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Friday Bird Droppings: The offseason roster shuffling has begun

In Baltimore and around the majors, the hot stove action is picking up pace.

Mesa Solar Sox v. Surprise Saguaros
One-time top prospect Yusniel Diaz was jettisoned from the Orioles’ 40-man roster.
Photo by Jill Weisleder/MLB Photos via Getty Images

Good morning, Camden Chatters.

Mike Elias’s promised offseason of “liftoff” is upon us, and for the first time in a long while, there could be plenty of exciting things happening with the Orioles this winter. The Birds’ days of doing nothing but making a Rule 5 pick and signing a couple of scrap-heap veterans are, hopefully, behind us. It feels good to imagine that the O’s will be in the bidding for some high-profile free agents or impactful trade acquisitions.

For now, though, there’s some internal roster management to take care of. Yesterday the O’s did a bit of shuffling by temporarily reinstating John Means from the 60-day IL — a required paper move, since there’s no injured list in the offseason — and, most notably, jettisoning former top prospect Yusniel Diaz from the 40-man roster. Diaz cleared outright waivers, which means that every team in baseball had the opportunity to claim him for free and chose not to.

It isn’t surprising that Diaz was no longer in the Orioles’ plans, but it’s sad to see just how far his star has fallen. Four years ago, he was considered the top prize of the Orioles’ trade of superstar Manny Machado to the Dodgers, and immediately slotted in as the Birds’ #1 prospect. Since then, through a combination of ineffectiveness and a slew of injuries, Diaz has just one major league inning to his name and no MLB team even deems him worthy of a 40-man slot. That Machado trade, which was supposed to be a franchise-altering deal that would kick-start the Orioles’ rebuild, has instead turned into one of ex-GM Dan Duquette’s biggest failures. Only Dean Kremer’s modest success has kept Duquette from going 0-fer on the five players he acquired in the return package.

Elsewhere around the league, we’ve seen a few trades and signings going on in the early days of the offseason. Yesterday the O’s division rival Rays traded away first baseman Ji-Man Choi, who’d been with the club for five years, to the Pirates. The Birds had seen plenty of Choi over the last few seasons, and I’d forgotten that he was actually a member of the Orioles for a hot minute. (The O’s signed him as a minor league free agent in November 2015 but lost him in the Rule 5 draft just over two weeks later.) And 14 free agents received qualifying offers from their teams, meaning it would cost the Orioles their third-highest draft pick to sign any of them. I’d certainly be willing to take that risk for some of the players on that list.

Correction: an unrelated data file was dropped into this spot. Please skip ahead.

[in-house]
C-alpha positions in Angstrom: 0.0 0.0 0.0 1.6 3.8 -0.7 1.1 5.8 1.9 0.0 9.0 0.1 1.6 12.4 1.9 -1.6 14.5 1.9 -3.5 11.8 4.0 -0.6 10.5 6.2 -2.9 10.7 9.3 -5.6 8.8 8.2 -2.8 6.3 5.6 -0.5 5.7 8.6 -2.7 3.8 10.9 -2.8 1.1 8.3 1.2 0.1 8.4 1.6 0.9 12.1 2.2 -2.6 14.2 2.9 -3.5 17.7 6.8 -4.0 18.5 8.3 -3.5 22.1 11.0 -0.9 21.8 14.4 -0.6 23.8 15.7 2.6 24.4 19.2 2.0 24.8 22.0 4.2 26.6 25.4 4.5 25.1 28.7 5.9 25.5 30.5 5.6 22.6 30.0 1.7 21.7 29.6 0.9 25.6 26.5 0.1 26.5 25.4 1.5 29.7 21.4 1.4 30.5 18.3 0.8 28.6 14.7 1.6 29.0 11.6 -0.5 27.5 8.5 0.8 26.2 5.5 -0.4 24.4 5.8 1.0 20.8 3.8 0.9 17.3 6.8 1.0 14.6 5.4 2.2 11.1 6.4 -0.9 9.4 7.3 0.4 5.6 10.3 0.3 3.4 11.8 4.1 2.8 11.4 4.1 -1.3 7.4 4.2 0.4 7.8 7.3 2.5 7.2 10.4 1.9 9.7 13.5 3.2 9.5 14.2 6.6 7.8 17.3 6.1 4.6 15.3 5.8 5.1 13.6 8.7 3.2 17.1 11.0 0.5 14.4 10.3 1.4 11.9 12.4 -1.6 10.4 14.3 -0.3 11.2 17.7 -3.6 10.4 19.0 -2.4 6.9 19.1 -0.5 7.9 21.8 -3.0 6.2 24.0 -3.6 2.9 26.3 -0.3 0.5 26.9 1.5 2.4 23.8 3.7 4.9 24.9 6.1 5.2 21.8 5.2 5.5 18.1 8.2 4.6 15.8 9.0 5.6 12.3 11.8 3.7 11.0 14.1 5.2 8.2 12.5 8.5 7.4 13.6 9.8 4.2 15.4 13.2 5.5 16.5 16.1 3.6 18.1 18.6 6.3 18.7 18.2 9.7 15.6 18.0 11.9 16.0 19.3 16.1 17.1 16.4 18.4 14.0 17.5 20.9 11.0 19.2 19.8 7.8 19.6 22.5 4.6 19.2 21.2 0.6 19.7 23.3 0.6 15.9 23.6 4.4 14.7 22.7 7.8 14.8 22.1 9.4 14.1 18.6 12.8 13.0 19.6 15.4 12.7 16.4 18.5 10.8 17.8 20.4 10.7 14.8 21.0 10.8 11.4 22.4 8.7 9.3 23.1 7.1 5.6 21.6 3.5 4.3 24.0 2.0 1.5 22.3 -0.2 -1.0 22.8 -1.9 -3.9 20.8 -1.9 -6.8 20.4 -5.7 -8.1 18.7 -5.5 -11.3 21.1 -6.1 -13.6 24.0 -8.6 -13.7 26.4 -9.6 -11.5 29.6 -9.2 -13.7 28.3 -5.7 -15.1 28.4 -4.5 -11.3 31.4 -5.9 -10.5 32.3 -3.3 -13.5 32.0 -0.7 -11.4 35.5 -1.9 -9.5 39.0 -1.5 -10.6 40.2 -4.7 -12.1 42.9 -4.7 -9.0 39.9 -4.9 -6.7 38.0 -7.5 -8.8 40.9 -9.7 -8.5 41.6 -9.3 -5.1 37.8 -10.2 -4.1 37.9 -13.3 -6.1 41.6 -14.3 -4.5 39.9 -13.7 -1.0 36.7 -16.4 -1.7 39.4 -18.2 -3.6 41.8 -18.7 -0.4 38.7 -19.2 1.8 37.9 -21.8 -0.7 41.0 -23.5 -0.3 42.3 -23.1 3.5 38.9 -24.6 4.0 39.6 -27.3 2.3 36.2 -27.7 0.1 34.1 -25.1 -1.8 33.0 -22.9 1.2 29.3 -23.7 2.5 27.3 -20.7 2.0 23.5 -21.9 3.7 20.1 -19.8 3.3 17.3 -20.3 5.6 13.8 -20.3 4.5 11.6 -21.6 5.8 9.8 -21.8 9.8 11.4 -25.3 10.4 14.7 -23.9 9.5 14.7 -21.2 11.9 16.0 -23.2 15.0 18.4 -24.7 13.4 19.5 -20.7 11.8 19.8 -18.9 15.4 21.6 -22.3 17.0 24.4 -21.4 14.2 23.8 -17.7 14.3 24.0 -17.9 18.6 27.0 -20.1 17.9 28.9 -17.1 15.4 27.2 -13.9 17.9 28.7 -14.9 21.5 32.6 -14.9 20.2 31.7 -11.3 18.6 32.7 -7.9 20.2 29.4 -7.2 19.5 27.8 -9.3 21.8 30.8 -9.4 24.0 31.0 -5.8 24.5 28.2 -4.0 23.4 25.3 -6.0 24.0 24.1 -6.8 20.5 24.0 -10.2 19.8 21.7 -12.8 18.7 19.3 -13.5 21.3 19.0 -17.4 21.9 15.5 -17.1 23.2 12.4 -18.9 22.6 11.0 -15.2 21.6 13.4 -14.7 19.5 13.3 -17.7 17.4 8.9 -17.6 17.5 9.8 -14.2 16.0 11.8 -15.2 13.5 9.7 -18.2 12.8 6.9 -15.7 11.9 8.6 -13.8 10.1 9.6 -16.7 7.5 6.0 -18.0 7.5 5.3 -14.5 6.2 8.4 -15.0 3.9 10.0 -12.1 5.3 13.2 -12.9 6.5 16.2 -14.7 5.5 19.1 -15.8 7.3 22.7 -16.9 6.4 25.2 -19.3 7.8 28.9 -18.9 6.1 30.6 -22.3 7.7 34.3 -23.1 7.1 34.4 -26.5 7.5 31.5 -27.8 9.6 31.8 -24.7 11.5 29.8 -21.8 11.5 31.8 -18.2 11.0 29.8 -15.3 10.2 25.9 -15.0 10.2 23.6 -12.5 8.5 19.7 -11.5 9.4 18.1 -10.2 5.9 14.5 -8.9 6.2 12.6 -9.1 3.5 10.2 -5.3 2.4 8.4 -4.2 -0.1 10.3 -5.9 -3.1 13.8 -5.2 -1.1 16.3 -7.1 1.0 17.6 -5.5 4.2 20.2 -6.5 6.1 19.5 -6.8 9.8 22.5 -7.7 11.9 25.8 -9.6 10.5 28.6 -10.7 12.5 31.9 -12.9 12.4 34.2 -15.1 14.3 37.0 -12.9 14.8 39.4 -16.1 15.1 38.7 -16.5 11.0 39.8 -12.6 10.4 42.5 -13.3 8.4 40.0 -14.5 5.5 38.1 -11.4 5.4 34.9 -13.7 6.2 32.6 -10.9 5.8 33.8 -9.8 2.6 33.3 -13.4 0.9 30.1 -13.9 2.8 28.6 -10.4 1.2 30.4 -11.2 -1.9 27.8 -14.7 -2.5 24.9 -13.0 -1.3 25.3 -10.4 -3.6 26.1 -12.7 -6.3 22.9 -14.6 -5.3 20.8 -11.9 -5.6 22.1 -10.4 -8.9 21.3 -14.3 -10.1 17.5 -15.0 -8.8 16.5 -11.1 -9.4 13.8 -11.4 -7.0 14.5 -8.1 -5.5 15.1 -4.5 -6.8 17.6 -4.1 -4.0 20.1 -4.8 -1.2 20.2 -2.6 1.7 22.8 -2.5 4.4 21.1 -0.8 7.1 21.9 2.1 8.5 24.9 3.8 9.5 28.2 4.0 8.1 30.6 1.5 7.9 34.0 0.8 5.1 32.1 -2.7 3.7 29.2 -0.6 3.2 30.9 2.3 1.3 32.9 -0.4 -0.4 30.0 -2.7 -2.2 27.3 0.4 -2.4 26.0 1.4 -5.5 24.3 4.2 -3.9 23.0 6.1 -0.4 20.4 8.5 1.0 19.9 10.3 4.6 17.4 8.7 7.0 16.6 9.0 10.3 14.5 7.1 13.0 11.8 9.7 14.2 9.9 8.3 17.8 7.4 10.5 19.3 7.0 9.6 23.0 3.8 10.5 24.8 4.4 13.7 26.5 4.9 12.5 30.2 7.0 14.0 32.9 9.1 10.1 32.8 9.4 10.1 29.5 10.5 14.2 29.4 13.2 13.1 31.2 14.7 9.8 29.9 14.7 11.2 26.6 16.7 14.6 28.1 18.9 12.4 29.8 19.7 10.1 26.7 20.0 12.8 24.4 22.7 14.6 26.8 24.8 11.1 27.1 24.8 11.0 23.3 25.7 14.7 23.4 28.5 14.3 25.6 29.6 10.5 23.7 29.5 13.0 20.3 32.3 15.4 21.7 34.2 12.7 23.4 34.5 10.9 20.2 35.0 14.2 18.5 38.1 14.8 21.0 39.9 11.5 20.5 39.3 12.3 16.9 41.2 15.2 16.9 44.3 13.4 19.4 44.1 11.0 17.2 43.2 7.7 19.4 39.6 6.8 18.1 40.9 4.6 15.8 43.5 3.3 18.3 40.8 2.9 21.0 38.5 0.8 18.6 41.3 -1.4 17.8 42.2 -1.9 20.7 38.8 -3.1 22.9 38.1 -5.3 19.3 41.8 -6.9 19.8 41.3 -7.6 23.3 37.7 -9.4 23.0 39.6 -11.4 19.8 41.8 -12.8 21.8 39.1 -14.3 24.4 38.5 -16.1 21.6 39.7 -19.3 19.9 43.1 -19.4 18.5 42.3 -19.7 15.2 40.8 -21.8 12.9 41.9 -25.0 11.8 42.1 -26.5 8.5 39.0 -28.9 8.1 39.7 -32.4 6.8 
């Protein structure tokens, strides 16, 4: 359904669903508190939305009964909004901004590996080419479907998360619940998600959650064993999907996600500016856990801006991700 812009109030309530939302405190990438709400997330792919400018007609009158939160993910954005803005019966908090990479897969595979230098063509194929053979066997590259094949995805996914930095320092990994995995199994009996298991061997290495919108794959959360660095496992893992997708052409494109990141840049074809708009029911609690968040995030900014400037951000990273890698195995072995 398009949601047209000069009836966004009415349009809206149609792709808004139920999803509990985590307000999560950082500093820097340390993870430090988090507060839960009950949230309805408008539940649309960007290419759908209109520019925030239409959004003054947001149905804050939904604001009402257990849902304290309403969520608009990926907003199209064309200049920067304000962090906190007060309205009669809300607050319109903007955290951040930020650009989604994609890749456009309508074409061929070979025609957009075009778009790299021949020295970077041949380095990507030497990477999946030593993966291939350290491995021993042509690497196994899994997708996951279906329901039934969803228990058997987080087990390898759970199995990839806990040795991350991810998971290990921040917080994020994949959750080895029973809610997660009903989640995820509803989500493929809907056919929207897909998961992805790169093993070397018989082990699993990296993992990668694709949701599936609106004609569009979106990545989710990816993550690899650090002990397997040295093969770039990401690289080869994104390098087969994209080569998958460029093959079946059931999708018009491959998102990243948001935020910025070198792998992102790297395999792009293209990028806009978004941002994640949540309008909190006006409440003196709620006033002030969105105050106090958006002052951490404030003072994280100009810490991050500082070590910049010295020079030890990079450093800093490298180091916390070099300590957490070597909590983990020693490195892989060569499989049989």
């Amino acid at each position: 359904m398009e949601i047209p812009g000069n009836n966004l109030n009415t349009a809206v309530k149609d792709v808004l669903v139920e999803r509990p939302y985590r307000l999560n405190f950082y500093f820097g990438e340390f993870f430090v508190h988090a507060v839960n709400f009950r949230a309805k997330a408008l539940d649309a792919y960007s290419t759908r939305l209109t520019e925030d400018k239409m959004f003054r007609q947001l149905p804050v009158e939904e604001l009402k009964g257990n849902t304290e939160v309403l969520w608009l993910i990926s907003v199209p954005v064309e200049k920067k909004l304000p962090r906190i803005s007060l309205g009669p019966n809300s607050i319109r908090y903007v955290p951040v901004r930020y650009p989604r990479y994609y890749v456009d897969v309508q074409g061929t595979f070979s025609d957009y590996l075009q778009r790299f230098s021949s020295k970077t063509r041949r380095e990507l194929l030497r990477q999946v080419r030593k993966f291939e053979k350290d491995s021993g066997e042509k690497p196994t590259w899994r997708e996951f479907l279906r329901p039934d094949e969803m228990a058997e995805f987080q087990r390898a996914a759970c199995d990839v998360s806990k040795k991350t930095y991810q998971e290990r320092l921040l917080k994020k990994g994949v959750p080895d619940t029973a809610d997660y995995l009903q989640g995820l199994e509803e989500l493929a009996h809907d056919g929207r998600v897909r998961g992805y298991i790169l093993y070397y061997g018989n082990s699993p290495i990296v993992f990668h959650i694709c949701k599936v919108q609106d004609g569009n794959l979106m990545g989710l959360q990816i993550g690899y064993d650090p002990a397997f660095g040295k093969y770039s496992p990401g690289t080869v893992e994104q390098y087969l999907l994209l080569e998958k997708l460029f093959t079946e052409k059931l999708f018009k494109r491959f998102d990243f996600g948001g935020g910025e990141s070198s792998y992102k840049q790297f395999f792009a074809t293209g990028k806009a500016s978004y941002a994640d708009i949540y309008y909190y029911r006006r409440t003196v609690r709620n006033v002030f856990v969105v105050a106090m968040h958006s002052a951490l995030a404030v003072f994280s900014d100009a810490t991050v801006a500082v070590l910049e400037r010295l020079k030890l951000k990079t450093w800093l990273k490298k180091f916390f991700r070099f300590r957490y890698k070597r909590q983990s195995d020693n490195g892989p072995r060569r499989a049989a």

When will the biggest free agent dominoes begin to drop, and will the Orioles be involved? Stay tuned.


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Orioles birthdays and history

Is today your birthday? Happy birthday! You share your day with two ex-Orioles: 2007 catcher J.R. House (43) and the late right-hander Ike Delock (b. 1929, d. 2022) of the 1963 Birds.

Nov. 10 has been a surprisingly busy day in Orioles history from the get-go. On this date in 1953, just weeks after the franchise had moved to Baltimore from St. Louis, the O’s hired veteran skipper Jimmy Dykes as the first manager in club history. Dykes had spent 13 years managing the White Sox and three the Athletics, but he lasted just one year in Baltimore, losing 100 games in the Orioles’ inaugural season before Paul Richards replaced him.

On this day in 1970, Boog Powell was voted the AL’s Most Valuable Player after bashing 35 homers, collecting 114 RBIs, and posting a .962 OPS to help lead the O’s to a World Series championship. Honestly, the award probably should have gone to Red Sox slugger Carl Yastrzemski, who led the league with a 9.5 WAR, .452 OBP, .592 SLG, and hit 40 homers, but I’m not complaining.

On this date in 1982, the Orioles hired former Giants manager Joe Altobelli for the impossible task of replacing Hall of Famer Earl Weaver as the Birds’ skipper. I’d say Altobelli more than held his own, winning the World Series in his first season with the Birds in 1983, though he lasted less than three years on the job in total.

And on this day in 2014, Buck Showalter was voted AL Manager of the Year after leading the Orioles to a 96-win season and an AL East title, their first in 17 years. It marked the last time an Oriole has won any of the four major BBWAA awards, a streak that could end this year with Brandon Hyde (Manager of the Year) and Adley Rutschman (Rookie of the Year) as finalists in their categories.